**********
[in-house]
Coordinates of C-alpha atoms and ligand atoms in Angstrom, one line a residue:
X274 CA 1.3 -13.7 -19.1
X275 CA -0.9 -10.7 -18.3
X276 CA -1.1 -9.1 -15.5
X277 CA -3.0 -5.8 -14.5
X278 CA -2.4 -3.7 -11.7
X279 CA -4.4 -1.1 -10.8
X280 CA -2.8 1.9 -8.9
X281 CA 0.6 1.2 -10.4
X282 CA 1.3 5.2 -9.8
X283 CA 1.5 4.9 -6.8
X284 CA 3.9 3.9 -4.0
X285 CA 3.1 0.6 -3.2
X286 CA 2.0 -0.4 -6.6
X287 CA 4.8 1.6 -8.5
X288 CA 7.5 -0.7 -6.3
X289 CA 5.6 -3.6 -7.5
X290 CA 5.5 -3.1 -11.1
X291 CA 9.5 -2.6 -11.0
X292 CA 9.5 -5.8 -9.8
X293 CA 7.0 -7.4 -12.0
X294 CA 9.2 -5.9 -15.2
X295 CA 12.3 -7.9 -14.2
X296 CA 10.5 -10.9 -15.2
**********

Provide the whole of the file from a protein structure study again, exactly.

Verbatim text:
[in-house]
Coordinates of C-alpha atoms and ligand atoms in Angstrom, one line a residue:
X274 CA 1.3 -13.7 -19.1
X275 CA -0.9 -10.7 -18.3
X276 CA -1.1 -9.1 -15.5
X277 CA -3.0 -5.8 -14.5
X278 CA -2.4 -3.7 -11.7
X279 CA -4.4 -1.1 -10.8
X280 CA -2.8 1.9 -8.9
X281 CA 0.6 1.2 -10.4
X282 CA 1.3 5.2 -9.8
X283 CA 1.5 4.9 -6.8
X284 CA 3.9 3.9 -4.0
X285 CA 3.1 0.6 -3.2
X286 CA 2.0 -0.4 -6.6
X287 CA 4.8 1.6 -8.5
X288 CA 7.5 -0.7 -6.3
X289 CA 5.6 -3.6 -7.5
X290 CA 5.5 -3.1 -11.1
X291 CA 9.5 -2.6 -11.0
X292 CA 9.5 -5.8 -9.8
X293 CA 7.0 -7.4 -12.0
X294 CA 9.2 -5.9 -15.2
X295 CA 12.3 -7.9 -14.2
X296 CA 10.5 -10.9 -15.2